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GCN : August and September 2016
Facing the challenges of an aging workforce and uncertainty about the availability of expert talent, PEO-IWS worked with analytics software developer Decision Lens to create a recruit- ment and staffing strategy that factored in the reality of pend- ing budget and manpower cuts. Decision Lens CEO John Saaty described the firm’s software as a tool for establishing strategic priorities, selecting investments that most closely align with those priorities, and then al- locating resources for the “best bang for the buck.” “The problem today is that most organizations are resource- constrained,” he said. “There are not enough resources to cover all of the mission needs, and so [understanding] how to allocate resources most effectively entails un- derstanding different real-world sce- narios — whether you are in a federal organization such as the Navy [or] a state CIO or Department of Transpor- tation.” In addition to workforce optimiza- tion, the company also tackles staff al- location challenges. For instance, an agency might have the funding to support a portfolio of IT projects and only belatedly realize that it’s going to run out of project managers, Saaty said. Saaty’s father, noted mathematician Thomas Saaty, developed what he described as the “analytic hierarchy process,” and it forms the basis of the company’s approach. The process involves putting ob- jectives into a hierarchical format and asking a group of stakeholders to prioritize them through trade-offs to quantify the relative importance of one objective versus another. It is powered by algorithms designed to optimize multiple resourcing scenari- os and arrive at the one that ensures the best outcomes and performance. “It’s not just, ‘Here are the 10 things we’re trying to accomplish,’” Saaty said, “but in relative importance, how much more important is it that the Navy delivers reduced costs versus driving transformation or whatever their objectives might be.” The Defense Health Agency, which provides health care to the military workforce, has been using the soft- ware to determine how to make the most of a relatively small budget for upgrading its worldwide facilities. An aging facility in Surrey, England, for instance, had been drawing prior- ity investments while the DHA instal- lation in Landstuhl, Germany — one of the most advanced health centers in the world — was getting only a trickle of resources. When officials used the tool to reset DHA’s priorities to emphasize support- ing the mission, improving customer satisfaction and transforming services, officials found that Landstuhl warranted more investment and Surrey should be closed. The Agriculture Department’s Animal and Plant Health In- spection Service used Decision Lens analytics to make decisions about which of hundreds of proj- ects to fund while it prepared the farm bill, which has implica- tions for workforce staffing and research investment. Lora Katz, APHIS national policy manager for the farm bill, said the Decision Lens tool of- fers a straightforward approach to decision-making. “No matter what the decision you’re trying to make, what this systematic process does is force the group to develop a common set of criteria — whether it be about selecting a person for a job... or selecting a project that would help support our mission [of] protecting American agriculture,” she said. “The common goal is developing a set of criteria that’s going to make a prioriti- zation process possible.” The company’s tool allows organi- zations to run multiple scenarios and test assumptions to see how changes affect the outcomes. Saaty said he be- lieves future innovations are likely to focus on predictive features and ways to accelerate the process. In the future, once a group has identified its priorities and the desired outcome, it can “use our optimization algorithms in a predictive way to run through literally tens of thousands of scenarios quickly and tell you exact- ly what the portfolio of investments should look like and in what time frames,” Saaty said. It will “give you the most value as early as possible in the life cycle for the least cost,” he added. “That is coming soon.” • 46 GCN AUGUST/SEPTEMBER 2016 • GCN.COM MANAGEMENT “ The problem today is that most organizations are resource- constrained...and so [understanding] how to allocate resources most effectively entails understanding different real-world scenarios.” – JOHN SAATY, DECISION LENS 0916gcn_044-046.indd 46 8/31/16 9:05 AM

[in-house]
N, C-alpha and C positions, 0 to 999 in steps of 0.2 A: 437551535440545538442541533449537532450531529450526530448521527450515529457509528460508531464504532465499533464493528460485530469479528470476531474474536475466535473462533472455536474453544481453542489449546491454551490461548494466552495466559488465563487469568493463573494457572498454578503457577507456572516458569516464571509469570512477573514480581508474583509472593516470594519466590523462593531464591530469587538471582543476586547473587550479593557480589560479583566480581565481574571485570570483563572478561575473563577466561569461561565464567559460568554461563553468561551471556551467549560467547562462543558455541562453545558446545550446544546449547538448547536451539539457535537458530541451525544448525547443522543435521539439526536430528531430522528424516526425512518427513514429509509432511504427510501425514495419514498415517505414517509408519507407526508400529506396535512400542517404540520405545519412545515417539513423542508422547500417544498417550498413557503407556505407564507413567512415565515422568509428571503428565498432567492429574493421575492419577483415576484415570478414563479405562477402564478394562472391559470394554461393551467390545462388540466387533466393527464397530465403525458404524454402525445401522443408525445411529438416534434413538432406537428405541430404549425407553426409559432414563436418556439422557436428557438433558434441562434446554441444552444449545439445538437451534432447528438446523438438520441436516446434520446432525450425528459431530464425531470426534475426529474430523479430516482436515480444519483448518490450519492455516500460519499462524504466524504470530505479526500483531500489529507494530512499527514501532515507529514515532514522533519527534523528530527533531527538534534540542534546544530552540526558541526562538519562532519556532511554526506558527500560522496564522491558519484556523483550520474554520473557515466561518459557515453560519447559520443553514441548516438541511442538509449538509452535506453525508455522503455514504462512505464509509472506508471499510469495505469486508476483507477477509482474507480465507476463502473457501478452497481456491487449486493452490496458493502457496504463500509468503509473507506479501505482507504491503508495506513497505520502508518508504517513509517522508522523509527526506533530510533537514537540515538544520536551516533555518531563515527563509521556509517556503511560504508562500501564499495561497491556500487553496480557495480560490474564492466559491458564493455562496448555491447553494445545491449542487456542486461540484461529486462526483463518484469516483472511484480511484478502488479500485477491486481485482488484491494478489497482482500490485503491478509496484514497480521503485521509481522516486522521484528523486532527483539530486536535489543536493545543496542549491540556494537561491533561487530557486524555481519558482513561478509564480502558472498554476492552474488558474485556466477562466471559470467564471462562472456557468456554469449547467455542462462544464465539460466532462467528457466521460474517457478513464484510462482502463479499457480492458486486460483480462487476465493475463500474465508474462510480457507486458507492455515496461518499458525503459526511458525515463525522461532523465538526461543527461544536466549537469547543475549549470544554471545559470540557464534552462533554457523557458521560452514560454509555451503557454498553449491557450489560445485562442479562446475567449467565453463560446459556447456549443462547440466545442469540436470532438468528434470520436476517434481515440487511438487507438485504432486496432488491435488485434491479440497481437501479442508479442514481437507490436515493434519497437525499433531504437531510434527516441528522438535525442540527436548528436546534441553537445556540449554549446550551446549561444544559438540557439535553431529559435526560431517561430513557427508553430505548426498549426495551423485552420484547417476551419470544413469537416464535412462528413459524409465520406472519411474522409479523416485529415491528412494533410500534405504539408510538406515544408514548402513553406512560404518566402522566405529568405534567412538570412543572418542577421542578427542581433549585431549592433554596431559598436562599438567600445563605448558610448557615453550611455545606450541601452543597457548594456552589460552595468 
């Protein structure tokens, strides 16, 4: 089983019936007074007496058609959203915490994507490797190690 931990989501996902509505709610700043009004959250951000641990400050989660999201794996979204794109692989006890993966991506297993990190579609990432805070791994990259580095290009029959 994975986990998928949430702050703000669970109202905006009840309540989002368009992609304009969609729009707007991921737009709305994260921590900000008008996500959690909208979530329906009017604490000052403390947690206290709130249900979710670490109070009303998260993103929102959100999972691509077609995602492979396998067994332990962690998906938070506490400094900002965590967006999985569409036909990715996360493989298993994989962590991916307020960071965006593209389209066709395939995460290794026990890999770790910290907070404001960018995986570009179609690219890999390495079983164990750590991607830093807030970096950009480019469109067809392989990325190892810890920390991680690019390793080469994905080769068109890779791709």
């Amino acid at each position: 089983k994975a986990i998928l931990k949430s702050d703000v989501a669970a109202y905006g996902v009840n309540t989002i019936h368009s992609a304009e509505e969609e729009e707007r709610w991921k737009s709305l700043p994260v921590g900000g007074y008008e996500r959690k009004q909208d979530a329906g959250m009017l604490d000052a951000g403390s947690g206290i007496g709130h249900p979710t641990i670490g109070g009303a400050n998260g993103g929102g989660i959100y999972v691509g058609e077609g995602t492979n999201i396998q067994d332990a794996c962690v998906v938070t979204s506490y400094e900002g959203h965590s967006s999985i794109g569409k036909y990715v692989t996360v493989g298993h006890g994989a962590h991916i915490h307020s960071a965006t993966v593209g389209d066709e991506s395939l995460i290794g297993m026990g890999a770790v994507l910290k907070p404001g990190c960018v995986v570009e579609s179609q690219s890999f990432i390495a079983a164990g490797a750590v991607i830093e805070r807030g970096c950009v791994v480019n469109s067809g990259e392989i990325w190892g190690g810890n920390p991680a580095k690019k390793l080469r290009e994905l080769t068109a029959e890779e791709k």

June and July 2016
October and November 2016